e. Prerequisites – This part of your lesson plan is also important because it determines the readiness of your students. What prior knowledge must your students have obtained in order to understand the concepts presented in this unit? If they don’t have the proper tools, they cannot possibly hope to grasp the full subject.

2. Materials

In order to begin a unit, your lesson plan must detail what materials will be needed in order to complete the unit. Chances are, you will be flipping to this section every night before going home so that you remember anything needed to bring to class the following day. Here are the factors that make up the materials section of your lesson plan.

a. Time – How much time do you expect to spend on this unit, from initial introduction to final exam? This will not only serve to keep you on track, but it will also help you monitor your progress and determine if next year you will need more or less time to complete the unit.

b. Textbooks – This could be actual textbooks, readers, study guides, manuals or any other paper-bound book that your students will need. Include the bibliographical notation so that you can easily find the materials at a later date.

c. Other Materials – This is most important for a science class in which you will need beakers, scales, fetal pigs or toothpicks. It would also apply to a home economics course or even an English class. What objects not routinely found in the classroom will you need in order to properly teach the class?

3. Lesson Description

Next in your lesson plan, write a brief description of the unit. Explain what your students will learn, how they will learn it, what topics should be covered on which days, and any broad notes you feel will help you to effectively teach the class. This should not be a day-by-day, step-by-step account of what is to be taught, but rather a broad generalization. This will further help you to stay on track, and to keep the “big picture” in mind.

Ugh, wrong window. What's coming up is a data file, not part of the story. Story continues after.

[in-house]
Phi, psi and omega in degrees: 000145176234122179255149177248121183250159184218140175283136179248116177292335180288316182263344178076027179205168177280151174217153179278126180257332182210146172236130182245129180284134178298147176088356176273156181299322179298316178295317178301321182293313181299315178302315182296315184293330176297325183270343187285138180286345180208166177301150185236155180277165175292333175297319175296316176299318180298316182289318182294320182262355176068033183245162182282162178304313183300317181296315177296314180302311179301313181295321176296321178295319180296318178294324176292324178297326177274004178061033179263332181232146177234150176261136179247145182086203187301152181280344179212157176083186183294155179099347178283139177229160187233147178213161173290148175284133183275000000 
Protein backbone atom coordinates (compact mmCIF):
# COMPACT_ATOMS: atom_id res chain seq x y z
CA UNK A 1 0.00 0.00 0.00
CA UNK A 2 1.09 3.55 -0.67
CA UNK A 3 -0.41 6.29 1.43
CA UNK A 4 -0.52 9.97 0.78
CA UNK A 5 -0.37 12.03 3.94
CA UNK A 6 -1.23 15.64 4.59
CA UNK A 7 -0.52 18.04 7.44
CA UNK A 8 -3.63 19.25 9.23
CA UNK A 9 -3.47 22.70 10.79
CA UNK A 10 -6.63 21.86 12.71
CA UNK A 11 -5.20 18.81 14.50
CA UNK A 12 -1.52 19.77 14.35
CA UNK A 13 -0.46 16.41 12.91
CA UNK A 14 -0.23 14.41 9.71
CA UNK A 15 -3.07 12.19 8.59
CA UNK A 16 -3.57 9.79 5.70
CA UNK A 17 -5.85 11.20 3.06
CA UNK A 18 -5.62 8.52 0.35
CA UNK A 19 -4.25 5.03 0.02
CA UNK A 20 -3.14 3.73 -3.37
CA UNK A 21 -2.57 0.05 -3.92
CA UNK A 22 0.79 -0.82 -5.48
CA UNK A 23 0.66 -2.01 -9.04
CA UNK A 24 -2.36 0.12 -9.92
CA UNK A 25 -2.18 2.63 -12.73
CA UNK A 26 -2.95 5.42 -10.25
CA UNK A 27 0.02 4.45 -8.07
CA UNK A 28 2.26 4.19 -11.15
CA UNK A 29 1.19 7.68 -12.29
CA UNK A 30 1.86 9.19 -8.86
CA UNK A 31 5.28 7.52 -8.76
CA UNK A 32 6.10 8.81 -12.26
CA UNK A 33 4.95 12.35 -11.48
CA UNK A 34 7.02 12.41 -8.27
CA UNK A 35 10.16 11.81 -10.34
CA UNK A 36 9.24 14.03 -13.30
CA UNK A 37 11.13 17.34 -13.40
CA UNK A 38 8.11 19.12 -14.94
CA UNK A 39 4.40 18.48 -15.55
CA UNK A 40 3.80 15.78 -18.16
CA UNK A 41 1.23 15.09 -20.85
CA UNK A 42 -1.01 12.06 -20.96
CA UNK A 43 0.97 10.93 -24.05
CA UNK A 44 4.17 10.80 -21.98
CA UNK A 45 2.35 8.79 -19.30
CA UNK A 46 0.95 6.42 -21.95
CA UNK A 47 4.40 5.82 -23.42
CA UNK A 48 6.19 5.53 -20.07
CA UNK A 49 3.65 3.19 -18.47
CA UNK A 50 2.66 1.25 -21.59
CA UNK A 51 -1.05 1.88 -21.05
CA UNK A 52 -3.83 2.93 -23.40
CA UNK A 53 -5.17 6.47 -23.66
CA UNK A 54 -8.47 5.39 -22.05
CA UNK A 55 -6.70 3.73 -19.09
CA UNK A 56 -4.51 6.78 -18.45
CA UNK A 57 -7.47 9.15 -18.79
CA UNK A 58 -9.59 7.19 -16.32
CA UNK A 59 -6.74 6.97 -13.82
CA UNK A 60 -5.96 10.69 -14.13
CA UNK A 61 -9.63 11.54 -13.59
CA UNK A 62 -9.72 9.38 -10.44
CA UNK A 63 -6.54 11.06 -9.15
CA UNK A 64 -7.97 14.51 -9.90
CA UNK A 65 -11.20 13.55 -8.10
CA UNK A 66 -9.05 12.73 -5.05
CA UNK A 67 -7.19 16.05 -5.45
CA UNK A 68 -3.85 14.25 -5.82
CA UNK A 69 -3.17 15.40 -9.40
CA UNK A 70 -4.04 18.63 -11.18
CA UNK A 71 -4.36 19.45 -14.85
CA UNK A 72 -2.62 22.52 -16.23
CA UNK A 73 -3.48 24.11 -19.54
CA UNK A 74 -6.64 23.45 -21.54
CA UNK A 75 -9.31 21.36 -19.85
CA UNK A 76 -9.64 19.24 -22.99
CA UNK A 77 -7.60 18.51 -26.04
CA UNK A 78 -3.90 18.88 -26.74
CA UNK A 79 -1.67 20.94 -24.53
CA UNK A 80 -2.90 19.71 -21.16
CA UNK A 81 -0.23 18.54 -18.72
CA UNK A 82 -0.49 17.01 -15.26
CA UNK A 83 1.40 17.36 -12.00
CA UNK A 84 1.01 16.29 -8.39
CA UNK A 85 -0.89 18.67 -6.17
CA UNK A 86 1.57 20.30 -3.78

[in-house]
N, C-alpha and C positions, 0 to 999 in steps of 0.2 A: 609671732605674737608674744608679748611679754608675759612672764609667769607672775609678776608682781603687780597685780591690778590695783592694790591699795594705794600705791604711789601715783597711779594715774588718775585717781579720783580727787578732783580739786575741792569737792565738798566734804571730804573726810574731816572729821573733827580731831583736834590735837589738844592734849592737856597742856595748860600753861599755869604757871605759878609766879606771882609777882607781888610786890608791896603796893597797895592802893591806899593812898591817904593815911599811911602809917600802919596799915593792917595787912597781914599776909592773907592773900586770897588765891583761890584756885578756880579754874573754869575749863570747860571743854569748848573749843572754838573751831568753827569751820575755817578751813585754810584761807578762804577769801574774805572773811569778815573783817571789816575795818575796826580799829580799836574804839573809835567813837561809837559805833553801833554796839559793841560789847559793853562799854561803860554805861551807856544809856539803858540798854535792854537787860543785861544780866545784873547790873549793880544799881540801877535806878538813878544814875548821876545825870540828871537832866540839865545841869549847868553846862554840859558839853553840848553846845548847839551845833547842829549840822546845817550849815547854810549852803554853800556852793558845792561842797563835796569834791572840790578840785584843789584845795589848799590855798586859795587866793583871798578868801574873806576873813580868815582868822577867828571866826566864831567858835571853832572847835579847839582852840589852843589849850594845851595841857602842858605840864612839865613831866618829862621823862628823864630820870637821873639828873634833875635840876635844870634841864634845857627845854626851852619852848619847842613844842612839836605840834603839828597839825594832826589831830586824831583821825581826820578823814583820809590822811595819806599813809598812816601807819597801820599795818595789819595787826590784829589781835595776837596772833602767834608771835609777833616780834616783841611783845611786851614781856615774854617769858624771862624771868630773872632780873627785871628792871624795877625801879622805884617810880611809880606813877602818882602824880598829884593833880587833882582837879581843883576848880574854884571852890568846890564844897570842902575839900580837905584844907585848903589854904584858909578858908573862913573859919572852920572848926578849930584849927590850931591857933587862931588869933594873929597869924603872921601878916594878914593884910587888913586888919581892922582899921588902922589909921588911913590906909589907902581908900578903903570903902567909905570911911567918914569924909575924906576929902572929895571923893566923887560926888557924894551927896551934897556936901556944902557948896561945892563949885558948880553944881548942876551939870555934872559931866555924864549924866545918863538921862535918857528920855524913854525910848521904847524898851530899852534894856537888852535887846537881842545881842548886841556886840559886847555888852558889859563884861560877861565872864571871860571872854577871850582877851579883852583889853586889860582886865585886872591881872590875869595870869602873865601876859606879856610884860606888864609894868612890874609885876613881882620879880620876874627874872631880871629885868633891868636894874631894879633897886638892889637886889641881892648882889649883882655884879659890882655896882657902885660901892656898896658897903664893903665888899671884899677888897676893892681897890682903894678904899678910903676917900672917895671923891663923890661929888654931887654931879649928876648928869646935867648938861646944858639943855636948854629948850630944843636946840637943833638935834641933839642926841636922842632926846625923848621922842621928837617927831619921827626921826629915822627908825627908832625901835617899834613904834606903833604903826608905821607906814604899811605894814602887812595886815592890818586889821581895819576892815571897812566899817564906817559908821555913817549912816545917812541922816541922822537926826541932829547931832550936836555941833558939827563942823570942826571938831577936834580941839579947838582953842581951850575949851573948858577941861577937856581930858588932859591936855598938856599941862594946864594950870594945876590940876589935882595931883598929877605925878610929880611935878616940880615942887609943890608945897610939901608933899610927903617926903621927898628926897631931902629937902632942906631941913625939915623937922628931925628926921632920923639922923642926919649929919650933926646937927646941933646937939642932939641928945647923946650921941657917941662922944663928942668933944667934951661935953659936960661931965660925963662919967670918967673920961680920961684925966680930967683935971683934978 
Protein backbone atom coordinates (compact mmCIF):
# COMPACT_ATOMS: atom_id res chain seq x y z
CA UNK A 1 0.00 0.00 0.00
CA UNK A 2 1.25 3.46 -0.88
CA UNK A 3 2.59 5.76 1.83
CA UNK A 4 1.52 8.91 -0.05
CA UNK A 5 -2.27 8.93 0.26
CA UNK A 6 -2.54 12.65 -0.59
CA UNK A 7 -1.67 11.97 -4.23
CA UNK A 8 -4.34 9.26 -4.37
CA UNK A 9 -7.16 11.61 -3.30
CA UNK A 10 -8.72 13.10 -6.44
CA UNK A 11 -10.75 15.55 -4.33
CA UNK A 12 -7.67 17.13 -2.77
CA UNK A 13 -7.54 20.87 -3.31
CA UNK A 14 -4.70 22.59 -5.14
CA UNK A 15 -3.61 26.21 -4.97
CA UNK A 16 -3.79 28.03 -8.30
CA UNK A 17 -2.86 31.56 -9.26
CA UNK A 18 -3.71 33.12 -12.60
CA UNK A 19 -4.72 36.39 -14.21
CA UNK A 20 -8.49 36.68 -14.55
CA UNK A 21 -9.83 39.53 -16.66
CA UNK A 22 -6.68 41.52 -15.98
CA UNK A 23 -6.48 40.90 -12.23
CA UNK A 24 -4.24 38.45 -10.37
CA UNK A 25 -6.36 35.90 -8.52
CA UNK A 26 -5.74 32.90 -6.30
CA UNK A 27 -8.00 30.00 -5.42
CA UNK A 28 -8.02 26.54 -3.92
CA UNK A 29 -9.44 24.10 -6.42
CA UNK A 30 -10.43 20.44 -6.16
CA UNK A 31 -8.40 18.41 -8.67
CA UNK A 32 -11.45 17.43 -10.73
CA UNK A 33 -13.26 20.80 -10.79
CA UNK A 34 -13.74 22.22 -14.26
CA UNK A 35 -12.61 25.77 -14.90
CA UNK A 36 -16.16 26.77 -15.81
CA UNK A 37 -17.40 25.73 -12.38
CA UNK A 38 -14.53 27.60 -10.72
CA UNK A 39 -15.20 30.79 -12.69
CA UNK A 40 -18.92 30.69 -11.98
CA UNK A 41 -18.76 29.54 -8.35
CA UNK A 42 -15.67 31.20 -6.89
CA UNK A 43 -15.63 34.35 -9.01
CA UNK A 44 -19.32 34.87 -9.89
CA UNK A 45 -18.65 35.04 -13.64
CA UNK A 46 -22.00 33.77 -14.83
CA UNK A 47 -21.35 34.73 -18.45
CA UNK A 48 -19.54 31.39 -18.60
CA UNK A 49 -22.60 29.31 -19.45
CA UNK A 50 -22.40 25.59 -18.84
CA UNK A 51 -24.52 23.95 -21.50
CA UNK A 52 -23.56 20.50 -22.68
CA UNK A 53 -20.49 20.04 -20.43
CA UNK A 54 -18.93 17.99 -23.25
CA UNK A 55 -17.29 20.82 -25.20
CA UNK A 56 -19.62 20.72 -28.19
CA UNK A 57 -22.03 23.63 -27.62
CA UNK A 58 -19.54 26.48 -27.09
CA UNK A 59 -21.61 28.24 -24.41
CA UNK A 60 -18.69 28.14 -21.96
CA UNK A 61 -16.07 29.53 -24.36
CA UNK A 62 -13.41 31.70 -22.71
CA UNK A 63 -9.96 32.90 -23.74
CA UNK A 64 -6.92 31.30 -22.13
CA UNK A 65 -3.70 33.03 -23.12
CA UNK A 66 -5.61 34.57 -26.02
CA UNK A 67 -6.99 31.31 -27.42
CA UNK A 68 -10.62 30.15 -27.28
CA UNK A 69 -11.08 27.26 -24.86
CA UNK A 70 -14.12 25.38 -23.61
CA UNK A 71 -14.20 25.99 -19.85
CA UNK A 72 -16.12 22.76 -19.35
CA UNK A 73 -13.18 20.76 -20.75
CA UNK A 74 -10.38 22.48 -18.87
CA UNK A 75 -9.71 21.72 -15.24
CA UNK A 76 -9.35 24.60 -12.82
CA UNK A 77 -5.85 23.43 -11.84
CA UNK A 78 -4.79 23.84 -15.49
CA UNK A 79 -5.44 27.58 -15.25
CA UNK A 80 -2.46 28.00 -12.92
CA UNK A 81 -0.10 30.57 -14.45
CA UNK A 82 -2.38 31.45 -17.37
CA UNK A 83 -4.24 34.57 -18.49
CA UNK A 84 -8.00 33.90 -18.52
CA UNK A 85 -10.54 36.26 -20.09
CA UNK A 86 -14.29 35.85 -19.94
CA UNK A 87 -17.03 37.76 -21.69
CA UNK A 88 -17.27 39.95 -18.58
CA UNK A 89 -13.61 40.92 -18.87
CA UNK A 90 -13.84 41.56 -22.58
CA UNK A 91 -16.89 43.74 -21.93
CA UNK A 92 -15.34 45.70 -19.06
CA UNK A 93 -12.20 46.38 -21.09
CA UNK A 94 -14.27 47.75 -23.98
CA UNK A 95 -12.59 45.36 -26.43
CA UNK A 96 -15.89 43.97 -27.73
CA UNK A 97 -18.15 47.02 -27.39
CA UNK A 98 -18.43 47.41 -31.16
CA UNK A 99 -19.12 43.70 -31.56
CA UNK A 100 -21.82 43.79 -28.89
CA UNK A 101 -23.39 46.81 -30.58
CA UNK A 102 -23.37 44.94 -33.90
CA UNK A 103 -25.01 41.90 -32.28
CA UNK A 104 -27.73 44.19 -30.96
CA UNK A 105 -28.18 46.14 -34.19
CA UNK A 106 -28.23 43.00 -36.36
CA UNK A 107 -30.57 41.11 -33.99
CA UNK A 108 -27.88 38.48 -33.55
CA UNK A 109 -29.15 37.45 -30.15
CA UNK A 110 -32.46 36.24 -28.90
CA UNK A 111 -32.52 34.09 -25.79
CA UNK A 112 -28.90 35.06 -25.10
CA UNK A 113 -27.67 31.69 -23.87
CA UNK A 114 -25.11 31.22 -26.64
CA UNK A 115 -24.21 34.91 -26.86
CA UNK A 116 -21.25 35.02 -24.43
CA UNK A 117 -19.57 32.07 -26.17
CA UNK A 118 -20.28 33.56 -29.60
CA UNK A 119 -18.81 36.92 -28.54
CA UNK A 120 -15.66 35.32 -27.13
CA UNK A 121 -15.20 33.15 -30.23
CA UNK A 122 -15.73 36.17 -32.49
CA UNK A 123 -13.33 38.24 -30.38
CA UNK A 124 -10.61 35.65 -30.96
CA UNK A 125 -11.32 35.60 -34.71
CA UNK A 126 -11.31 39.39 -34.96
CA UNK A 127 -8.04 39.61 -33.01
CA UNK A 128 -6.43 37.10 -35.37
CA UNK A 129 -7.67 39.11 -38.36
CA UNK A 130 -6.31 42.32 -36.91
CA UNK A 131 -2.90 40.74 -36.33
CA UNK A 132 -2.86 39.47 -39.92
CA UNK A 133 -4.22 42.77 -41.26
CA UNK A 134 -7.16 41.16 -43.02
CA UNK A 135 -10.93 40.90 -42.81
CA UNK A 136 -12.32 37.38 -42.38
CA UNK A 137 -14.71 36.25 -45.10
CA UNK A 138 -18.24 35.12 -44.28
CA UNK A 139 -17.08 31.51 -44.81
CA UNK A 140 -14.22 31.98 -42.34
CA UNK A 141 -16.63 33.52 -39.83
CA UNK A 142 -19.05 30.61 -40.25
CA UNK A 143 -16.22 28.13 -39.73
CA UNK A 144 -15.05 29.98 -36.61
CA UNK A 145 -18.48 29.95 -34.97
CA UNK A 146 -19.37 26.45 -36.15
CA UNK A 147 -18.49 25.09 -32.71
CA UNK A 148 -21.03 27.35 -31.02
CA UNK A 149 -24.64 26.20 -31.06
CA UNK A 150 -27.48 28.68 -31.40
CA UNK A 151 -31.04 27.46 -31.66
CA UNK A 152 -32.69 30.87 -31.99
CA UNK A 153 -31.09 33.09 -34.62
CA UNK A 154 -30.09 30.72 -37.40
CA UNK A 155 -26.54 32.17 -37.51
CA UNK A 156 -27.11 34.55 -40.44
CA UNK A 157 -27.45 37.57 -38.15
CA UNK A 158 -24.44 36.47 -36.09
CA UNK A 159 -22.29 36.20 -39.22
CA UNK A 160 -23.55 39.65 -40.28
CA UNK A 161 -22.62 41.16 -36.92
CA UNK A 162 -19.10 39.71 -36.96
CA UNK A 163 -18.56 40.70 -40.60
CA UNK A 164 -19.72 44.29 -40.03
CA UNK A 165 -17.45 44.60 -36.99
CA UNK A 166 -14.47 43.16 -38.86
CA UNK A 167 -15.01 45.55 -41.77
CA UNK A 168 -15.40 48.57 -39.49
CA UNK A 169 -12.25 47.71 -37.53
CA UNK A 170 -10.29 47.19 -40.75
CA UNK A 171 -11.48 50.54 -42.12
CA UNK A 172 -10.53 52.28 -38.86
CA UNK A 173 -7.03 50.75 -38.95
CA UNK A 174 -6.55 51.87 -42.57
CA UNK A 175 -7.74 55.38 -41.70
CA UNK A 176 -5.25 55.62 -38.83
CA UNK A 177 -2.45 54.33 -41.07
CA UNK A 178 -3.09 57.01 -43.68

4. Lesson Procedure

The last – and arguably most important – section of your lesson plan is the precise procedure you plan to take in order to teach the unit. I’ve broken it down into several parts:

a. Day-By-Day – You can record this on a calendar or on a sheet of notebook paper; whichever works best for you. Break the lesson down into its smallest parts and describe what you will cover each day of the unit.

b. Activities – Describe in detail each activity taking place in the classroom. This could include pop quizzes, lectures, readings, projects and labs.

c. Methods – In this section of your lesson plan, detail your methods for explaining concepts to the students. There are three different types: discussion, demonstration and explanation. In a discussion, everyone in the class participates; in an explanation, you lecture about the topic at length; and in a demonstration, you use applicable activities to show how or why a concept is true.

5. Conclusion

In your lesson plan, you should include how you plan to wrap up the unit. Whether it be with a test, a presentation of completed projects, or simply with final explanations, you should know from the very beginning. You should also share this fact with your students at the beginning of the lesson so that they are prepared.